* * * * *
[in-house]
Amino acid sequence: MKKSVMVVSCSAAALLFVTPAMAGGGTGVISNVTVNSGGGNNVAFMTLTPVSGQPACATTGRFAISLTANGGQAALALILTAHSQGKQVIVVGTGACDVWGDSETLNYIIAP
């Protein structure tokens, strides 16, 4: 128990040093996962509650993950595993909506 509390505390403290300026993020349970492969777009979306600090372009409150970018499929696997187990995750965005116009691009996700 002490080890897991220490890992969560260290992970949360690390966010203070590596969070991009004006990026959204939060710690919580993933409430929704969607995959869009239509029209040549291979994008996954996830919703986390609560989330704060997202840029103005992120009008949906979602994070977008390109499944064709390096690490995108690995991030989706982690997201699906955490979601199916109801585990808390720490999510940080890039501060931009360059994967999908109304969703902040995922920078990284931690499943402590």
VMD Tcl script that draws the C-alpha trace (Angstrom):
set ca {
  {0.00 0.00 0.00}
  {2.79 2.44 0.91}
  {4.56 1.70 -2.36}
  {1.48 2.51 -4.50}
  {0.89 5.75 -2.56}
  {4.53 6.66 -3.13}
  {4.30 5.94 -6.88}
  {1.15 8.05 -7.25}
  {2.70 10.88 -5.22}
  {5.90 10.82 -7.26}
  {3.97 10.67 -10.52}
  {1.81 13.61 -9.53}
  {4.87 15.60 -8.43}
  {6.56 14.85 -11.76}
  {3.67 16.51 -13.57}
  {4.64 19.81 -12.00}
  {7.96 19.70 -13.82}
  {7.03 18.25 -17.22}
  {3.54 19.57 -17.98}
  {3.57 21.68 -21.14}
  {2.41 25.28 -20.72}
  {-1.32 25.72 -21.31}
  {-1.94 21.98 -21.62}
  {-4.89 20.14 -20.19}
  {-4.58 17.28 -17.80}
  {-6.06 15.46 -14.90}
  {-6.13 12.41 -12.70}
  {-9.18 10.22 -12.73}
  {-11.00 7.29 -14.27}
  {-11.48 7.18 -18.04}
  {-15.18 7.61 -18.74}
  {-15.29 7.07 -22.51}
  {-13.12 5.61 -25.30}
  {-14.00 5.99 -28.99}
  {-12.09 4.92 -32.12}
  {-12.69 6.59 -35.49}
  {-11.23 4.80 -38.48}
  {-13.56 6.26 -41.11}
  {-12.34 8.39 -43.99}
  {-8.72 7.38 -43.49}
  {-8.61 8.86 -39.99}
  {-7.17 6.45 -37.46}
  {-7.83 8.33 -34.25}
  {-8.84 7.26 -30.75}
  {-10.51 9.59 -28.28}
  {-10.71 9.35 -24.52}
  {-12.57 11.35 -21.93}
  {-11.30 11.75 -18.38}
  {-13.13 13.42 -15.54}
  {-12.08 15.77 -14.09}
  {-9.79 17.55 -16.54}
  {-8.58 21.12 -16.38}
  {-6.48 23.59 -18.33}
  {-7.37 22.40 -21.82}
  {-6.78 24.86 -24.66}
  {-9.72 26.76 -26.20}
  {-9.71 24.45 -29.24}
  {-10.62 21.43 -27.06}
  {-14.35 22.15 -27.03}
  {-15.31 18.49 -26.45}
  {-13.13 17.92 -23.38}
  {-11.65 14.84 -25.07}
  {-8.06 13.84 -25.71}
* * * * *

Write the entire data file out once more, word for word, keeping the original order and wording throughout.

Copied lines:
[in-house]
Amino acid sequence: MKKSVMVVSCSAAALLFVTPAMAGGGTGVISNVTVNSGGGNNVAFMTLTPVSGQPACATTGRFAISLTANGGQAALALILTAHSQGKQVIVVGTGACDVWGDSETLNYIIAP
């Protein structure tokens, strides 16, 4: 128990040093996962509650993950595993909506 509390505390403290300026993020349970492969777009979306600090372009409150970018499929696997187990995750965005116009691009996700 002490080890897991220490890992969560260290992970949360690390966010203070590596969070991009004006990026959204939060710690919580993933409430929704969607995959869009239509029209040549291979994008996954996830919703986390609560989330704060997202840029103005992120009008949906979602994070977008390109499944064709390096690490995108690995991030989706982690997201699906955490979601199916109801585990808390720490999510940080890039501060931009360059994967999908109304969703902040995922920078990284931690499943402590």
VMD Tcl script that draws the C-alpha trace (Angstrom):
set ca {
  {0.00 0.00 0.00}
  {2.79 2.44 0.91}
  {4.56 1.70 -2.36}
  {1.48 2.51 -4.50}
  {0.89 5.75 -2.56}
  {4.53 6.66 -3.13}
  {4.30 5.94 -6.88}
  {1.15 8.05 -7.25}
  {2.70 10.88 -5.22}
  {5.90 10.82 -7.26}
  {3.97 10.67 -10.52}
  {1.81 13.61 -9.53}
  {4.87 15.60 -8.43}
  {6.56 14.85 -11.76}
  {3.67 16.51 -13.57}
  {4.64 19.81 -12.00}
  {7.96 19.70 -13.82}
  {7.03 18.25 -17.22}
  {3.54 19.57 -17.98}
  {3.57 21.68 -21.14}
  {2.41 25.28 -20.72}
  {-1.32 25.72 -21.31}
  {-1.94 21.98 -21.62}
  {-4.89 20.14 -20.19}
  {-4.58 17.28 -17.80}
  {-6.06 15.46 -14.90}
  {-6.13 12.41 -12.70}
  {-9.18 10.22 -12.73}
  {-11.00 7.29 -14.27}
  {-11.48 7.18 -18.04}
  {-15.18 7.61 -18.74}
  {-15.29 7.07 -22.51}
  {-13.12 5.61 -25.30}
  {-14.00 5.99 -28.99}
  {-12.09 4.92 -32.12}
  {-12.69 6.59 -35.49}
  {-11.23 4.80 -38.48}
  {-13.56 6.26 -41.11}
  {-12.34 8.39 -43.99}
  {-8.72 7.38 -43.49}
  {-8.61 8.86 -39.99}
  {-7.17 6.45 -37.46}
  {-7.83 8.33 -34.25}
  {-8.84 7.26 -30.75}
  {-10.51 9.59 -28.28}
  {-10.71 9.35 -24.52}
  {-12.57 11.35 -21.93}
  {-11.30 11.75 -18.38}
  {-13.13 13.42 -15.54}
  {-12.08 15.77 -14.09}
  {-9.79 17.55 -16.54}
  {-8.58 21.12 -16.38}
  {-6.48 23.59 -18.33}
  {-7.37 22.40 -21.82}
  {-6.78 24.86 -24.66}
  {-9.72 26.76 -26.20}
  {-9.71 24.45 -29.24}
  {-10.62 21.43 -27.06}
  {-14.35 22.15 -27.03}
  {-15.31 18.49 -26.45}
  {-13.13 17.92 -23.38}
  {-11.65 14.84 -25.07}
  {-8.06 13.84 -25.71}